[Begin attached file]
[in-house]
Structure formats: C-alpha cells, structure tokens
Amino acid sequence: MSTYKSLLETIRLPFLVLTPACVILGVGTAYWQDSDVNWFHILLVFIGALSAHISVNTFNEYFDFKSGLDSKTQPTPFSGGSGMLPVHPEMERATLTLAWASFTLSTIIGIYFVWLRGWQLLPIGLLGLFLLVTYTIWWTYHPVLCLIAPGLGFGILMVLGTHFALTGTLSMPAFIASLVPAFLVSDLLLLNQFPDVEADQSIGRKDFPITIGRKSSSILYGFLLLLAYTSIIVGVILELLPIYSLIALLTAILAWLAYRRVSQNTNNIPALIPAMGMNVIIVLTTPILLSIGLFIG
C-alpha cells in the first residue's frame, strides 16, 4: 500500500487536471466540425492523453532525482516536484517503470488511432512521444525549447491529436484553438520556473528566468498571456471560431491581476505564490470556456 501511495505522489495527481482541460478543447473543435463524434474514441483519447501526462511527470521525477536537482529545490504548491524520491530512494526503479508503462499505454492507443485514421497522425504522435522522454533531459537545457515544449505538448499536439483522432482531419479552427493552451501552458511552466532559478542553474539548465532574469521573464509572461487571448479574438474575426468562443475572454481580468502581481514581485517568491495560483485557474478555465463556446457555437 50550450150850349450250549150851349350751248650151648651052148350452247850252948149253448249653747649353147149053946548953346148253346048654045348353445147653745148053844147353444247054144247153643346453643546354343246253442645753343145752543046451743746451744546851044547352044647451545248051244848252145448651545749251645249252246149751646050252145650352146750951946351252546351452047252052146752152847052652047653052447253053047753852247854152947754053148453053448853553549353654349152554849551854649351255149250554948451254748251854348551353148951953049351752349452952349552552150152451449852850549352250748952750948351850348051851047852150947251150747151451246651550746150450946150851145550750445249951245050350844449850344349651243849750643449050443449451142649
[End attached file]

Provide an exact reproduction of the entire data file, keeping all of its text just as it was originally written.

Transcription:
[in-house]
Structure formats: C-alpha cells, structure tokens
Amino acid sequence: MSTYKSLLETIRLPFLVLTPACVILGVGTAYWQDSDVNWFHILLVFIGALSAHISVNTFNEYFDFKSGLDSKTQPTPFSGGSGMLPVHPEMERATLTLAWASFTLSTIIGIYFVWLRGWQLLPIGLLGLFLLVTYTIWWTYHPVLCLIAPGLGFGILMVLGTHFALTGTLSMPAFIASLVPAFLVSDLLLLNQFPDVEADQSIGRKDFPITIGRKSSSILYGFLLLLAYTSIIVGVILELLPIYSLIALLTAILAWLAYRRVSQNTNNIPALIPAMGMNVIIVLTTPILLSIGLFIG
C-alpha cells in the first residue's frame, strides 16, 4: 500500500487536471466540425492523453532525482516536484517503470488511432512521444525549447491529436484553438520556473528566468498571456471560431491581476505564490470556456 501511495505522489495527481482541460478543447473543435463524434474514441483519447501526462511527470521525477536537482529545490504548491524520491530512494526503479508503462499505454492507443485514421497522425504522435522522454533531459537545457515544449505538448499536439483522432482531419479552427493552451501552458511552466532559478542553474539548465532574469521573464509572461487571448479574438474575426468562443475572454481580468502581481514581485517568491495560483485557474478555465463556446457555437 50550450150850349450250549150851349350751248650151648651052148350452247850252948149253448249653747649353147149053946548953346148253346048654045348353445147653745148053844147353444247054144247153643346453643546354343246253442645753343145752543046451743746451744546851044547352044647451545248051244848252145448651545749251645249252246149751646050252145650352146750951946351252546351452047252052146752152847052652047653052447253053047753852247854152947754053148453053448853553549353654349152554849551854649351255149250554948451254748251854348551353148951953049351752349452952349552552150152451449852850549352250748952750948351850348051851047852150947251150747151451246651550746150450946150851145550750445249951245050350844449850344349651243849750643449050443449451142649